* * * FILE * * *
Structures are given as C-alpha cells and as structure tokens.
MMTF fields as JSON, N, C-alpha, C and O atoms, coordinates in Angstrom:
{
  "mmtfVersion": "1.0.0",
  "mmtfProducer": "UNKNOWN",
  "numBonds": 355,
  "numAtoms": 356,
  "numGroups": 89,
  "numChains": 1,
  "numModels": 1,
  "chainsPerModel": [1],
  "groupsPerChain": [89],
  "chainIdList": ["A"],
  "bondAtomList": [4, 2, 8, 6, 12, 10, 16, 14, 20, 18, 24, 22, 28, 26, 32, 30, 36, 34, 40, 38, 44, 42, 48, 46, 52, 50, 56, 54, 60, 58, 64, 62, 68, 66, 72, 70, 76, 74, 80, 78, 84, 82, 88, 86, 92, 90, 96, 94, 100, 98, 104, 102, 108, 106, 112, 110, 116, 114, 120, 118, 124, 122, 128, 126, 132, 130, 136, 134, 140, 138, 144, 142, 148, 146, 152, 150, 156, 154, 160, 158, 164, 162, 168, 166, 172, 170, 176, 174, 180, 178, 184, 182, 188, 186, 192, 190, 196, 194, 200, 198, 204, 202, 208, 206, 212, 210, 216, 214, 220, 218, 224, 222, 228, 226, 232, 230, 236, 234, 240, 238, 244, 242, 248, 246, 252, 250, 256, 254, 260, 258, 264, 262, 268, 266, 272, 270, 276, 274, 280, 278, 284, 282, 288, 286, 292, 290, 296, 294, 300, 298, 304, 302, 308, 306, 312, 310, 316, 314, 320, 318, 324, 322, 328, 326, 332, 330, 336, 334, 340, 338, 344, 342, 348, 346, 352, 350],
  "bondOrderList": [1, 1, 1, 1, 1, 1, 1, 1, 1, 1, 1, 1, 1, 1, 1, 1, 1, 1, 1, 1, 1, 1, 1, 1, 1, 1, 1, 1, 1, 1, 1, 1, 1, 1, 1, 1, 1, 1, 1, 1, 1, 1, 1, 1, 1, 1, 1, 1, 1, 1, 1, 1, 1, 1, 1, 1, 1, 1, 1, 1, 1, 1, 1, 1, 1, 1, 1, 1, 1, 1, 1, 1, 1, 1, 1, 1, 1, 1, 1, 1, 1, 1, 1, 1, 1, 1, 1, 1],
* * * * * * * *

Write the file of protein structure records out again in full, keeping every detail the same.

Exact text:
Structures are given as C-alpha cells and as structure tokens.
MMTF fields as JSON, N, C-alpha, C and O atoms, coordinates in Angstrom:
{
  "mmtfVersion": "1.0.0",
  "mmtfProducer": "UNKNOWN",
  "numBonds": 355,
  "numAtoms": 356,
  "numGroups": 89,
  "numChains": 1,
  "numModels": 1,
  "chainsPerModel": [1],
  "groupsPerChain": [89],
  "chainIdList": ["A"],
  "bondAtomList": [4, 2, 8, 6, 12, 10, 16, 14, 20, 18, 24, 22, 28, 26, 32, 30, 36, 34, 40, 38, 44, 42, 48, 46, 52, 50, 56, 54, 60, 58, 64, 62, 68, 66, 72, 70, 76, 74, 80, 78, 84, 82, 88, 86, 92, 90, 96, 94, 100, 98, 104, 102, 108, 106, 112, 110, 116, 114, 120, 118, 124, 122, 128, 126, 132, 130, 136, 134, 140, 138, 144, 142, 148, 146, 152, 150, 156, 154, 160, 158, 164, 162, 168, 166, 172, 170, 176, 174, 180, 178, 184, 182, 188, 186, 192, 190, 196, 194, 200, 198, 204, 202, 208, 206, 212, 210, 216, 214, 220, 218, 224, 222, 228, 226, 232, 230, 236, 234, 240, 238, 244, 242, 248, 246, 252, 250, 256, 254, 260, 258, 264, 262, 268, 266, 272, 270, 276, 274, 280, 278, 284, 282, 288, 286, 292, 290, 296, 294, 300, 298, 304, 302, 308, 306, 312, 310, 316, 314, 320, 318, 324, 322, 328, 326, 332, 330, 336, 334, 340, 338, 344, 342, 348, 346, 352, 350],
  "bondOrderList": [1, 1, 1, 1, 1, 1, 1, 1, 1, 1, 1, 1, 1, 1, 1, 1, 1, 1, 1, 1, 1, 1, 1, 1, 1, 1, 1, 1, 1, 1, 1, 1, 1, 1, 1, 1, 1, 1, 1, 1, 1, 1, 1, 1, 1, 1, 1, 1, 1, 1, 1, 1, 1, 1, 1, 1, 1, 1, 1, 1, 1, 1, 1, 1, 1, 1, 1, 1, 1, 1, 1, 1, 1, 1, 1, 1, 1, 1, 1, 1, 1, 1, 1, 1, 1, 1, 1, 1],